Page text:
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Allegiant Air flight aborts takeoff at St. Pete-Clearwater International Airport

Passengers board a Allegiant Airlines flight to Lexington, Ky., at the St. Petersburg/Clearwater International Airport. [JAMES BORCHUCK, Times file]
Published Mar. 4, 2017

A runway at St. Pete-Clearwater International Airport was closed for an hour Saturday morning after an Allegiant Air flight aborted takeoff because of a mechanical problem that left behind debris from the aircraft.

The pilot of Flight 890 bound for Fort Wayne, Ind., initially reported to the tower that he thought he had blown a tire during takeoff shortly after 8 a.m., according to a recording of tower communications reviewed by the Tampa Bay Times. But rescue personnel called out to inspect the aircraft said the plane's tires were fine.

Allegiant Air confirmed the aborted takeoff and said the debris may have been related to an "internal failure" of one of the plane's engines.

TIMES INVESTIGATION: Thousands of people flew Allegiant thinking their planes wouldn't fail in the air. They were wrong.

The McDonnell Douglas MD-83 "experienced a maintenance issue during pre-takeoff roll," Allegiant said in a statement emailed to the Times. "The pilot aborted the takeoff and the aircraft returned to the gate where passengers deplaned. ... Our maintenance team is inspecting the aircraft to determine the cause."

The flight was delayed about four hours before passengers were able to depart, apparently on a different aircraft. Passengers were given a meal voucher and provided a $100 voucher for future travel on the airline.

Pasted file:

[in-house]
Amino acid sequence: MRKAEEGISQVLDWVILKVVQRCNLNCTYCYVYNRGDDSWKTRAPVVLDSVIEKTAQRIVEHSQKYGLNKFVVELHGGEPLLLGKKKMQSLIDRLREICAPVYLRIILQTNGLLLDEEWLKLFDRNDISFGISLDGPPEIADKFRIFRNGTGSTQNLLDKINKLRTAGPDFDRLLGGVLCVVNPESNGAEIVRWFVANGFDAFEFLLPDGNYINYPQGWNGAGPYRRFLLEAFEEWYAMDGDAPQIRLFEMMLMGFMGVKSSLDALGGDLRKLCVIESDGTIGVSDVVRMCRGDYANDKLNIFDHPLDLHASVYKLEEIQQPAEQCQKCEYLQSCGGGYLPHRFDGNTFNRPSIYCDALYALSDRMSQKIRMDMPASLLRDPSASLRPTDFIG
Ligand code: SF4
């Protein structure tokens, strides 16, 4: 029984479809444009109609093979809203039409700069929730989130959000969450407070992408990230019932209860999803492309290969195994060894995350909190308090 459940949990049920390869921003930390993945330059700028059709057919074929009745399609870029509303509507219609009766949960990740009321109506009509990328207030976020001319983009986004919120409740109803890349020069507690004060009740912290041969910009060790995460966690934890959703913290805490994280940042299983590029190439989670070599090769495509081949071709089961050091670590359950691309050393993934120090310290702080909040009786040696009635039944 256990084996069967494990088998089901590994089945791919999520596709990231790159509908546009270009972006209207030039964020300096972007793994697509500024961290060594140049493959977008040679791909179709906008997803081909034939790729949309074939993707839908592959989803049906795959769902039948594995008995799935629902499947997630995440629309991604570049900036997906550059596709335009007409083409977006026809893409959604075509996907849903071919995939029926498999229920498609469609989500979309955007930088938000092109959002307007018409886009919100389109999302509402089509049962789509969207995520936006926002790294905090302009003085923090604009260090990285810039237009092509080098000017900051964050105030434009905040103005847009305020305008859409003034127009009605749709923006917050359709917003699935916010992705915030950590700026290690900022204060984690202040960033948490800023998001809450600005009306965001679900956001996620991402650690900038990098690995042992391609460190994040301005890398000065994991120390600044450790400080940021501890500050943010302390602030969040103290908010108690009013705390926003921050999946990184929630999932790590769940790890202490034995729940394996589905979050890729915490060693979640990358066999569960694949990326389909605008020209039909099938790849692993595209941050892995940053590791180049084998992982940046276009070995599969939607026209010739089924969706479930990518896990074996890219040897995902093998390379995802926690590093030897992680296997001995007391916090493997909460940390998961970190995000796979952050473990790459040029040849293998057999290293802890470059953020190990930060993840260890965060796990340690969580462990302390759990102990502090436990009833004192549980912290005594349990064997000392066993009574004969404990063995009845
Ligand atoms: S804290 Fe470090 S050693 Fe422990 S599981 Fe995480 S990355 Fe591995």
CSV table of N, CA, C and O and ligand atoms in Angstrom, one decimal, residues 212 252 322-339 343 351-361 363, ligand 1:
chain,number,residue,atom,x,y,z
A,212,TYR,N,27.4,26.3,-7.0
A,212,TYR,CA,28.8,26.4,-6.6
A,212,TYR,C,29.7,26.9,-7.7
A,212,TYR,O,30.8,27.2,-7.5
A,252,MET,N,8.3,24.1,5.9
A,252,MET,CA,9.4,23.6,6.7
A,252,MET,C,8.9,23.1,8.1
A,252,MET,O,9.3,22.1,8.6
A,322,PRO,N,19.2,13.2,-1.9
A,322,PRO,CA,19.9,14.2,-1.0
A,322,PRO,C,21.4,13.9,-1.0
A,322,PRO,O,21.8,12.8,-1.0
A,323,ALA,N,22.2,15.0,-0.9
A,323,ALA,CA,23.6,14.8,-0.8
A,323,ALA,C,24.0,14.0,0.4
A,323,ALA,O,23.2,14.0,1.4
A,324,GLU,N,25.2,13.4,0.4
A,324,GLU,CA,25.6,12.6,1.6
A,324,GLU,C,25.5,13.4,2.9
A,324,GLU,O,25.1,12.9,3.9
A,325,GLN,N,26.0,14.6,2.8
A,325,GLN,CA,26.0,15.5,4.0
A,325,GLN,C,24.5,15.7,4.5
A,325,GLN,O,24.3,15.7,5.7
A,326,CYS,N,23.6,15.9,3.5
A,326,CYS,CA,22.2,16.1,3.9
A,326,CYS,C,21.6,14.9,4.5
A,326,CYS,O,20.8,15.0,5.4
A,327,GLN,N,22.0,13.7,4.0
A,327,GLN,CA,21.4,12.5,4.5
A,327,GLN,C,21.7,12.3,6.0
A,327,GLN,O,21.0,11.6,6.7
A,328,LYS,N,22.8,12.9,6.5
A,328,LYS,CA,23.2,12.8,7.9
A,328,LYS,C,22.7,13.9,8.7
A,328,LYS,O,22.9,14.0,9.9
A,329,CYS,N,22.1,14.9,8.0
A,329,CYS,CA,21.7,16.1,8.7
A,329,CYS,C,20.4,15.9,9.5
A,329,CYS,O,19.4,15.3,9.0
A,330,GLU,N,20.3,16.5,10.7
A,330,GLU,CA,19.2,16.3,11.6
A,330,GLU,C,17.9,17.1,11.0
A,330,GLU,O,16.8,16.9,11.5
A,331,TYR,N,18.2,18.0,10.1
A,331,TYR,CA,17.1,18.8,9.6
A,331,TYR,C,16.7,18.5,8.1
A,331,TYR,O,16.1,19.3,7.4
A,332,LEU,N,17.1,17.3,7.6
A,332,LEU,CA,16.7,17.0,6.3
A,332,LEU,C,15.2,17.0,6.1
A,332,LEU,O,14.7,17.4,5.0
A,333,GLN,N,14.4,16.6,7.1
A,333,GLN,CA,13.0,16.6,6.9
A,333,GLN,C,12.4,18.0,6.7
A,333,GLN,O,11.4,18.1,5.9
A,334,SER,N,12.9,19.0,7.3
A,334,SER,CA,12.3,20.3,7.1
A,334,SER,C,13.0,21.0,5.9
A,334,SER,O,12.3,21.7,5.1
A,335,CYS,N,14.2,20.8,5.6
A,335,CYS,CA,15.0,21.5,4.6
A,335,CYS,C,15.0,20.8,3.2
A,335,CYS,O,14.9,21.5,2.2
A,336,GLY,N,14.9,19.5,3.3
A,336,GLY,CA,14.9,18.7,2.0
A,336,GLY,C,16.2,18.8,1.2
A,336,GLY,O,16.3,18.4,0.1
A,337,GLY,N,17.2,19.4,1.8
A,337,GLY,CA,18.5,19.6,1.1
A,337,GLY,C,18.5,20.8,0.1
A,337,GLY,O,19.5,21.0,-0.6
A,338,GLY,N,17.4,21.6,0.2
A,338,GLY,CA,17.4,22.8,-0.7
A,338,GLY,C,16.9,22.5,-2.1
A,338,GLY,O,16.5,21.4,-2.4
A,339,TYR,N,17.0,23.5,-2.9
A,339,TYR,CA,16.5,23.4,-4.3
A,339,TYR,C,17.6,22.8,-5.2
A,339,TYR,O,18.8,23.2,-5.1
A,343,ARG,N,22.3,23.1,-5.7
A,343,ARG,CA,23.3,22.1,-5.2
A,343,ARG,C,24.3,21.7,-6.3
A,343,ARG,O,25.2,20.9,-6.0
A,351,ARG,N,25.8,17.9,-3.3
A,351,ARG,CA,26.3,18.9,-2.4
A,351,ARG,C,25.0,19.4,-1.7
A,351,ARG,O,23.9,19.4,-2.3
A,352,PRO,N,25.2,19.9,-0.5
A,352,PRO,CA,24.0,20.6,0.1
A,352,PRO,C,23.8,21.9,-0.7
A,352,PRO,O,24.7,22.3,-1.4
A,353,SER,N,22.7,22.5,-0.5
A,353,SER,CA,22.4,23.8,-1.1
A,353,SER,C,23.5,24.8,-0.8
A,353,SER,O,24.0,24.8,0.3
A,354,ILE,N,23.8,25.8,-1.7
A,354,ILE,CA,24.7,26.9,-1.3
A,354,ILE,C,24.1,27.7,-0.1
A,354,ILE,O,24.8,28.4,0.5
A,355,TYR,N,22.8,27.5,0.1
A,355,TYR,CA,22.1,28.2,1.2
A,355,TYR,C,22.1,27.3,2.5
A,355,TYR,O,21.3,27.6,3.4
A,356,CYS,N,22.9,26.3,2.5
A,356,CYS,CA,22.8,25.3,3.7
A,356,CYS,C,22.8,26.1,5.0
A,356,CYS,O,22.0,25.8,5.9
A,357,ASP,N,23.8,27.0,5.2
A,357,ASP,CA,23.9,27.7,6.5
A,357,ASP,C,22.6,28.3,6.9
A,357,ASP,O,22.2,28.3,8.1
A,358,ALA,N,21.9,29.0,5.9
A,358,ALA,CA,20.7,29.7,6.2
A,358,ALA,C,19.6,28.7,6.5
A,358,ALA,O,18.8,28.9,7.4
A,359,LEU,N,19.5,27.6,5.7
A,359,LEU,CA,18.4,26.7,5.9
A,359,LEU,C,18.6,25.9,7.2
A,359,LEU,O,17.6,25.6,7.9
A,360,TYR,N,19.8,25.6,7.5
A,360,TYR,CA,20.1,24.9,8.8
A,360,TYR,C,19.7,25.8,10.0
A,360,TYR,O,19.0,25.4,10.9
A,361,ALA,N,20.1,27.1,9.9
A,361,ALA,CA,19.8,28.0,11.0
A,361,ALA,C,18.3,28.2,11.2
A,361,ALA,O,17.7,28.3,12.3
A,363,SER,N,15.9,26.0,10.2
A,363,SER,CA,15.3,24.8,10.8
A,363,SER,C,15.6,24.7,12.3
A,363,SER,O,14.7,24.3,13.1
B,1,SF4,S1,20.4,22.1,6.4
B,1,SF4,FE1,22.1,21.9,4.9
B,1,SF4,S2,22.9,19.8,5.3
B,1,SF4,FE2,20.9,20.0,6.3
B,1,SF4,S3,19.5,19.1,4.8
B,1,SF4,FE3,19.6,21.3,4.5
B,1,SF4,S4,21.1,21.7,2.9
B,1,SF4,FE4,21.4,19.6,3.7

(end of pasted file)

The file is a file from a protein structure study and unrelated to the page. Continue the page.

Yvette Aehle, a spokeswoman for the airport, said it was unclear what kind of debris was left on the runway. But she said an hour's runway closure does not necessarily indicate a lot of debris on a runway that is over a mile long.

"It takes a long time to inspect it," she said.

Las Vegas-based Allegiant, which is responsible for 95 percent of passenger traffic at the Pinellas County airport, has been moving aggressively to replace and retire its fleet of aging MD-80 series aircraft. While the airline says the MD-80s are absolutely safe with proper maintenance, it has acknowledged they are prone to more mechanical difficulties that cause schedule delays.

The airline is in the process of buying 12 new Airbus aircraft in a deal that could be worth close to $1 billion as it addresses the reliability of its fleet of about 85 aircraft. Allegiant had previously always bought used aircraft at bargain prices, a key part of the low-cost airline business model.

But the carrier has suffered a series of public relations bruises in the past two years related to emergency landings and questions about its maintenance practices.

A Times analysis published in November found that Allegiant's planes were four times as likely to fail during flight as those operated by other major U.S. airlines in 2015.

Allegiant did not dispute the findings, though the airline said it had made strong improvements to address the reliability of its fleet.

Among the steps it took was replacing its management at the St. Pete-Clearwater airport after the airline's CEO, Maurice Gallagher Jr., said the company suffered a "bad summer" of 2015 with emergency landings and operational issues there.

Contact William R. Levesque at levesque@tampabay.com or (813) 226-3432. Follow @Times_Levesque.

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